Old Irish Coins

British & Irish Coins

Exchange old British & Irish coins for cash

Old British & Irish coins have an interesting history and you can read about how the coins have come about below. If you have got any old coins that you’d like to exchange then we’d love to help you. Each year we help hundreds of people exchange old British & Irish coins for cash. Our service is fast, simple and easy to use. Our payment is super-fast  and we offer great rates. We also offer a full 100% satisfaction guarantee – if you are not happy with our valuation then we’ll return your coins at our expense.

Why exchange old British and Irish coins with Cash4Coins

We exchange ALL old British coins and notes
We exchange ALL old Irish coins and notes
We even exchange ALL pre-decimal currency
We exchange ALL foreign coins and notes
Best exchange rates – Guaranteed!
Instant payment
Free and subsidised collection
100% Satisfaction guarantee


Go to our page ‘How to send us coins‘ for information about how we can help you exchange old British & Irish coins.

History of British & Irish Coins

Even following Irish independence from Britain in 1922, Irish coinage tended to follow the example of British coinage in its structure, and British and Irish coins had many similarities. The new coinage took some time to develop, and Irish coins did not enter circulation until 1928. When first introduced, the used the same structure as the British coinage of the time: a farthing, worth 1/4d or one-fourth of a penny, was the lowest value coin, followed by a halfpenny, penny, threepence piece, sixpence, shilling, florin (a coin with a value of two shillings) and half-crown (worth two shillings and sixpence). A 10-shilling coin was introduced later, in 1966, but did not prove successful. As in Britain, 10-shilling banknotes were sufficiently common that a ten-shilling coin served no real purpose. The sixpence and higher were silver coins, while the lower-value coins were bronze. One shilling consisted of twelve pennies, with twenty shillings to the pound.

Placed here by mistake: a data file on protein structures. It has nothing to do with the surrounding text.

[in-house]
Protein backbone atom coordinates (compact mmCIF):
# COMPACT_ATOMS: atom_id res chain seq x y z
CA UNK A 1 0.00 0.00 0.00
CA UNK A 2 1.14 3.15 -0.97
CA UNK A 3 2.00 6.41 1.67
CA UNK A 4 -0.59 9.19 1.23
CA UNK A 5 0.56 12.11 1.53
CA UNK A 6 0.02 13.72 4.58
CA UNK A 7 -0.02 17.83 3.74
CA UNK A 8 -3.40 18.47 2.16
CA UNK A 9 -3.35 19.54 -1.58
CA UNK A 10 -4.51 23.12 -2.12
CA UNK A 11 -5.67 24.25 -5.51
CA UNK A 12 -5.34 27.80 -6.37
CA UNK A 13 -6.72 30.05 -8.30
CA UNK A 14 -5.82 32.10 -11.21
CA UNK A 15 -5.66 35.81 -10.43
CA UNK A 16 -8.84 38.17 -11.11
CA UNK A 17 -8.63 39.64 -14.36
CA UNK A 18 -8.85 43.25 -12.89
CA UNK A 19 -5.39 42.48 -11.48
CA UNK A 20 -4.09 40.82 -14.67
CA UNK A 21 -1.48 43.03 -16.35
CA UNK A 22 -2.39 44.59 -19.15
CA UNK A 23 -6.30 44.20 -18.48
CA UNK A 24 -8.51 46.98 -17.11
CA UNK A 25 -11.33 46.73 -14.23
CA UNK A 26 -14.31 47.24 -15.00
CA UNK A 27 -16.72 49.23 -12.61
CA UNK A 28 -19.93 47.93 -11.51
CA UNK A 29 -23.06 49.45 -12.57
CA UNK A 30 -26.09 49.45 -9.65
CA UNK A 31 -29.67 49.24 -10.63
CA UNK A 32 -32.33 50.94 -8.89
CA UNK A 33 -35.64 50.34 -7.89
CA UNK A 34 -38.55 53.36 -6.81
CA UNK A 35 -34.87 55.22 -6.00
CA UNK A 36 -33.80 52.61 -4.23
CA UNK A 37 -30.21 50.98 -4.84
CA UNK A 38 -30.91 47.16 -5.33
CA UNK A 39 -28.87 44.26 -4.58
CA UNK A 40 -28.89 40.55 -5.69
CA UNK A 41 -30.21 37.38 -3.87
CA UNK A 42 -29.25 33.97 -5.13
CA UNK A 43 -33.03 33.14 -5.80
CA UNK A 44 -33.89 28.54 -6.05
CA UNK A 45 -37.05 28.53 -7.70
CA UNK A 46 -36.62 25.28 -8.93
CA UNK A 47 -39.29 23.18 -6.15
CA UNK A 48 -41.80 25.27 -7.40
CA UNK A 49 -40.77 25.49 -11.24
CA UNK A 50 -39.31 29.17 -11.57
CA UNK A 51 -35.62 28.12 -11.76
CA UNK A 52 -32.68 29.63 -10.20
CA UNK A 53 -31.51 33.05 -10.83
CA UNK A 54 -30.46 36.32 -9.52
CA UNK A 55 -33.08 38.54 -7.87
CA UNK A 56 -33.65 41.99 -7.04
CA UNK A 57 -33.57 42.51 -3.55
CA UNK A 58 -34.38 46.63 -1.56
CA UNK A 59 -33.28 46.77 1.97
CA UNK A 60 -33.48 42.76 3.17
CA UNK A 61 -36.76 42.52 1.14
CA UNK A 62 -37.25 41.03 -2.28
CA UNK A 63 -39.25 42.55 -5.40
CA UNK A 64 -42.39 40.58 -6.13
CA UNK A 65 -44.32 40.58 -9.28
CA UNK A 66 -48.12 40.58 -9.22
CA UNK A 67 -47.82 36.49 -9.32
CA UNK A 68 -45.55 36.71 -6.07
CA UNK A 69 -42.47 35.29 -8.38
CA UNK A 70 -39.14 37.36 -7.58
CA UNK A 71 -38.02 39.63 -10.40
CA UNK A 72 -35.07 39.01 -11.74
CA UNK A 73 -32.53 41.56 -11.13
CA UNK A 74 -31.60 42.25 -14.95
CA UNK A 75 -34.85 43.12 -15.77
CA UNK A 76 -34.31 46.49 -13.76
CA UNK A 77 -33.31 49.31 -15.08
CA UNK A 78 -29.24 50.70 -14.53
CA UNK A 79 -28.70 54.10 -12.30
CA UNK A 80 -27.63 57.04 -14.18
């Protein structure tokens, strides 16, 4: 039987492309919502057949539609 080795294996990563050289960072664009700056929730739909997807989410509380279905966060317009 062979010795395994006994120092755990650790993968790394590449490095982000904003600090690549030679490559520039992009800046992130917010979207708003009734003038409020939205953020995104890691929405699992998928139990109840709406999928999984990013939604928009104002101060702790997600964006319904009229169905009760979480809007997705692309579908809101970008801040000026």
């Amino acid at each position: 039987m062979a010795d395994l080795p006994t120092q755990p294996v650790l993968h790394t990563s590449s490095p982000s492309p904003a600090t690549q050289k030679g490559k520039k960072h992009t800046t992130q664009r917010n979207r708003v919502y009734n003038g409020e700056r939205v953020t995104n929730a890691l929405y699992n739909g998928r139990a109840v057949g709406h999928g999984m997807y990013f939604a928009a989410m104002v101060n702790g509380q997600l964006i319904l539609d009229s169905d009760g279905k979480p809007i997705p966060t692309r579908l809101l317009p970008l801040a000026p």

Although British and Irish coins used the same system of values, the design of the coins in the two countries differed greatly. In Britain, the farthing, halfpenny and penny were bronze coins. The threepence coin was made of nickel brass and had a highly unusual shape, being a dodecagon or twelve-sided polygon. The sixpence and higher were “silver” coins, although later mintings were actually cupronickel without significant silver content.

British coin design was relatively standard throughout the period. The obverse of the coin displayed an image of the reigning monarch, while the reverse gave the value of the coin and a national symbol, such as the goddess Britannia, a rose, a crown, a royal monogram or similar. Reverse designs differed between denominations and between successive issues.

In Ireland, the same general principle was used, with a standardised obverse and a different reverse for each denomination. The obverse of each coin showed a harp, while the reverse displayed an image of an Irish animal. Inscriptions were in Irish, so that the reverse of the one-shilling coin carried the legend “1s” with the Irish word “scilling” along the lower side of the face.

Like Britain, Ireland decimalised its currency in the 1960s. Again, the coinage structure was closely modelled on the British system, with 1p, 2p, 5p, 10p, 20p, 50p and £1 coins. The only notable difference was that Ireland continued to issue a halfpenny, although this was not successful and was withdrawn from circulation in 1985. Like their predecessors, the decimalised Irish coins carried a harp on the obverse and images of Irish animals on the reverse. Indeed, just as in Britain, some Irish pre-decimal coins remained in circulation with new decimal values. The only major departure in terms of design was the reverse of halfpenny, 1p and 2p Irish coins, which carried the image of a bird based on designs in the medieval Book of Kells, rather than a realistic image of an animal.

The paths of British and Irish coins diverged one final time in 2002, when Ireland introduced Euro coinage, phasing out its previous currency. Britain’s decimal sterling coinage continued on largely unchanged.

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